Jeremias Schröder osb,
Archabbot of St. Ottilien, Germany
That huge Empire, which was thought of as the centre of the world, and even as the greatest and largest in human history, was always a challenge for Christians. This people were certainly included in that word of the Lord, ‘Go to all the nations'.
Christianity has been present in China since the 7th century. Benedictines only arrived at the beginning of the 20th century as missionaries and founders of monasteries in Manchuria, as professors in the Catholic University of Pekin, and as monks in charge of cultural missions in the far off province of Sichuan. The upheavals caused by war, and when the Communist Party came to power in 1949 put an end to all these activities. The last foreign Benedictines left China in the 50's, and their native brethren were killed, imprisoned, or survived in secret. But the former connections were not completely destroyed. Former pupils of the Benedictine University, and Christians served by priests of the Order, succeeded in maintaining these living links.
With the improvement of relations with China from the beginning of the 80's these links have been reanimated and made closer. Many monasteries have begun to support the Church in China, and, according to the Benedictine model, without any preconceived plan. In 1996 the Abbots' Congress recommended that these activities be entrusted to a Commission. Such is the origin of the Benedictine Commission for China, under the chairmanship of the then Archabbot of St. Ottilien, who is none other than the present Abbot Primate Dom Notker Wolf. The Commission usually meets twice a year, once in full assembly, to which all the brothers and sisters directly concerned with China are invited, and once in Rome, which is limited to the members of the executive committee. The members of this commission are : the Abbot President of the American Cassinese Congregation, the Abbot President of the St. Ottilien Congregation, the Prioress General of the Tutzingen sisters, the Abbots of different monasteries actively committed to China, (St. Vincent and Valyermo in the U.S.) the superiors of the monks and nuns of Taiwan, a representative of AIM, and representative of the Trappists' Curia, and three Chinese members of the Order. The secretary of the Commission is Fr.Nicholas Koss, a monk of St. Vincent's in the U.S. who is a professor at Taiwan, and knows the country very well.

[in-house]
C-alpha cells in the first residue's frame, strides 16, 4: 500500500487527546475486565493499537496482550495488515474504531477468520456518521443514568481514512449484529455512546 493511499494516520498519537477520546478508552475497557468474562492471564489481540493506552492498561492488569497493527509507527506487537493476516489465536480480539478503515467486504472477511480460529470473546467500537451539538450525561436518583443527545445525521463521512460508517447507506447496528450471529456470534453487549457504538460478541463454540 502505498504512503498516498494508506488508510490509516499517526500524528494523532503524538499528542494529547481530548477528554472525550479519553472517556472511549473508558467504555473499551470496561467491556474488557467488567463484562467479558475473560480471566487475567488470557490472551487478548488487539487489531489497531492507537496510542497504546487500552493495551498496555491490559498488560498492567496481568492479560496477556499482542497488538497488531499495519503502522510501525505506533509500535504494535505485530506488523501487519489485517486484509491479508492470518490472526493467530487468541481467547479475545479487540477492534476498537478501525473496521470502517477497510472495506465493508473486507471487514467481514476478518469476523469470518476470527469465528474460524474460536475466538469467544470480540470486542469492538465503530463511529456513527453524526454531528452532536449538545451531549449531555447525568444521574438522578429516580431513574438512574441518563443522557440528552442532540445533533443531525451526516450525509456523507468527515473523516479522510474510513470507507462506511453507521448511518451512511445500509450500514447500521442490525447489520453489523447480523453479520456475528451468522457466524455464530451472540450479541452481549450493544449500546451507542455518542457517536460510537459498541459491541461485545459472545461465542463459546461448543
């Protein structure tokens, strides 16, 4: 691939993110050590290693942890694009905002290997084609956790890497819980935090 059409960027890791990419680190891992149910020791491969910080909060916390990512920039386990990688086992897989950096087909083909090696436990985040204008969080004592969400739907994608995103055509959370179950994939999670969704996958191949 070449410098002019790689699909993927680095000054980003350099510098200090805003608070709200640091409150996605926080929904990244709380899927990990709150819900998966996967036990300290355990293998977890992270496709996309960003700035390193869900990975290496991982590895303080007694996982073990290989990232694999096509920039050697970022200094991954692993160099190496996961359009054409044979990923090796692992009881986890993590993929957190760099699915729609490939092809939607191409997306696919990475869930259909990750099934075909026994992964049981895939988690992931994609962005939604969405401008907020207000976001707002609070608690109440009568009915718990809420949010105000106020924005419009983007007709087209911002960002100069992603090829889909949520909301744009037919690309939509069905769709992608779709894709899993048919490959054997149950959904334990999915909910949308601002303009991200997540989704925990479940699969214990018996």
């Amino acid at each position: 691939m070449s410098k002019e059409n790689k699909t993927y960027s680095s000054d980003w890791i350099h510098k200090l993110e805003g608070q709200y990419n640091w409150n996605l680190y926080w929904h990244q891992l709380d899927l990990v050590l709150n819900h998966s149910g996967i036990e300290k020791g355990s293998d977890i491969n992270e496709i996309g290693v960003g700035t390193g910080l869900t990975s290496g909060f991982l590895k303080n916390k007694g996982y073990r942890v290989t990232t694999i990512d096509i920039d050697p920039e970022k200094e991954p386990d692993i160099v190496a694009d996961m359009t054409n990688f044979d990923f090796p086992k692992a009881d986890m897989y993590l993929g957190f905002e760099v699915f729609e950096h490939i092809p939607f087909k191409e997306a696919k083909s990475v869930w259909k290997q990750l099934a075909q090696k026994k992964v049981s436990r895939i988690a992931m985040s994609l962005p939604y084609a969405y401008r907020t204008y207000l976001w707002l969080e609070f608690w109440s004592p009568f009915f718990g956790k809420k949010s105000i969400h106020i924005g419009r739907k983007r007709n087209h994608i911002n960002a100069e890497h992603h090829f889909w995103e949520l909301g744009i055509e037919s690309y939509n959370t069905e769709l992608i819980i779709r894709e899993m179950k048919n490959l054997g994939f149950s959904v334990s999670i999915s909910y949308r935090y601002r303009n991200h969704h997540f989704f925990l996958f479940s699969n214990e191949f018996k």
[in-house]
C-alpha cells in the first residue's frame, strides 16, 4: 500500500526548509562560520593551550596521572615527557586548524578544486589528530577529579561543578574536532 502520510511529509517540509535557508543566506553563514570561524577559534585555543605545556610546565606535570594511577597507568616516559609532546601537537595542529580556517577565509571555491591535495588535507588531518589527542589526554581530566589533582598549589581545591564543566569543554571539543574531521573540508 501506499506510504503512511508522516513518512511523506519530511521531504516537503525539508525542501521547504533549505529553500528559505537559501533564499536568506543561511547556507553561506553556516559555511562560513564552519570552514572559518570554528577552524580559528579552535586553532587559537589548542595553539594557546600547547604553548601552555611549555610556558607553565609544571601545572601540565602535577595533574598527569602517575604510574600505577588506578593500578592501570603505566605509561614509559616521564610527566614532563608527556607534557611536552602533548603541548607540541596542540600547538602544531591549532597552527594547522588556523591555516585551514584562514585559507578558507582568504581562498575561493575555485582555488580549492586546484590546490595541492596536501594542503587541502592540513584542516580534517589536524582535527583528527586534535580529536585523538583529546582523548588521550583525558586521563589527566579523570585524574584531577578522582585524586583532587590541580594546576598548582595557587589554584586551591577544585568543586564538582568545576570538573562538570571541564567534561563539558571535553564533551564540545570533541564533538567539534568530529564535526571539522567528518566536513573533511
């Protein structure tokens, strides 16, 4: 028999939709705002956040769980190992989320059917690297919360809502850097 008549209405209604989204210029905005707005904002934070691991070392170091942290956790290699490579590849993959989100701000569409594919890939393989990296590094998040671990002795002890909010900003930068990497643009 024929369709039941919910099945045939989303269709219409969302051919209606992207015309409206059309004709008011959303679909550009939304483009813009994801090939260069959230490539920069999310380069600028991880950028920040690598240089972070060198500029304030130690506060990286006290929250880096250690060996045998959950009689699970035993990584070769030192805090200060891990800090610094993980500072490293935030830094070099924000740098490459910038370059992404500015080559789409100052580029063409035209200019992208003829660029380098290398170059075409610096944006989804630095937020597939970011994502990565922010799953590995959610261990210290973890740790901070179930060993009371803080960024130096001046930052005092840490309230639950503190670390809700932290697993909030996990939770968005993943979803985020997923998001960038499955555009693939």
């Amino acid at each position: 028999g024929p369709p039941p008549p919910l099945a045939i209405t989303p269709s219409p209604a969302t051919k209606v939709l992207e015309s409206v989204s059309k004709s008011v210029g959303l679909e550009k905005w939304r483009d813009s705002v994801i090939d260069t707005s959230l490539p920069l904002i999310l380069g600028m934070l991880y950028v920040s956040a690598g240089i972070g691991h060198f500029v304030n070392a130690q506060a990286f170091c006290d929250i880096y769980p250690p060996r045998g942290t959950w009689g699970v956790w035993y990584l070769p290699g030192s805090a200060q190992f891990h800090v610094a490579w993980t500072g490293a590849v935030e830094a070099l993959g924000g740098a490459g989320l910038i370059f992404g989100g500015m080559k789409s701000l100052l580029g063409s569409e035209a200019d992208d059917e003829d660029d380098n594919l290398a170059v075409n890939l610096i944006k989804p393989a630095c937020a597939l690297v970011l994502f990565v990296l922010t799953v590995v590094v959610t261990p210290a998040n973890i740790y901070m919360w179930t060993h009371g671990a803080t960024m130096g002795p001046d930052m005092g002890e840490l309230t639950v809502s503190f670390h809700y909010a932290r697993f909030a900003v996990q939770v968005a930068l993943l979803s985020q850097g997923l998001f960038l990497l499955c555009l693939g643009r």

The first task of the Commission is the exchange of information. Banal, you might say, but where China is concerned, the political-ecclesastical situation is very complicated, and so this is necessary. Who visits whom? What new trends are there ? Representatives of Propaganda Fide - that Roman Ministry for the Missions - are invited to give us information, and we keep in contact with other institutions important for the Church in China. The Chinese Centre at St. Augustine's, or the Chinese Catholic North American Office. Equally valuable for the teaching and continuing formation of our monks and sisters, are the study trips to China organised every year. The strongest element of these, is acquiring a proper knowledge of Catholic China. Whoever takes part in such a trip, comes back with a deep impression on Christianity lived in the setting of Chinese Society, and is really motivated to take part in all the projects. But what are these projects ? Many Benedictine Colleges and Universities in the United States have exchange programmes and studies with China, some of which have been going on for some time. One hopes as a limited objective, that there will be schools with a Benedictine ethos in the People's Republic of China. For 20 years some monasteries have taken direct charge of the formation of Seminarians, Sisters, Priests, and recently lay-persons. Overseas grants are allowed. Today two priests from Pekin are studying Liturgy and Church Music at Sant'Anselmo ; for some years the University of Collegeville has reserved 4 places for Chinese students. Many of these students have returned to China where they occupy important places in the Church. We help priestly seminaries and colleges of Sisters in China itself. Financial aid is sometimes a good idea ; only recently have Benedictines been invited to China as teachers. At same time as Chinese Catholic become aware of themselves more and more, they are also aware of the charitable dimension of Christianity which is proved through the service of the weak and disadvantaged. For some years Benedictines have supported the largest Charitable Centre in China. A Korean Benedictine father has his residence at Pekin, and from there handles contacts between the Churches.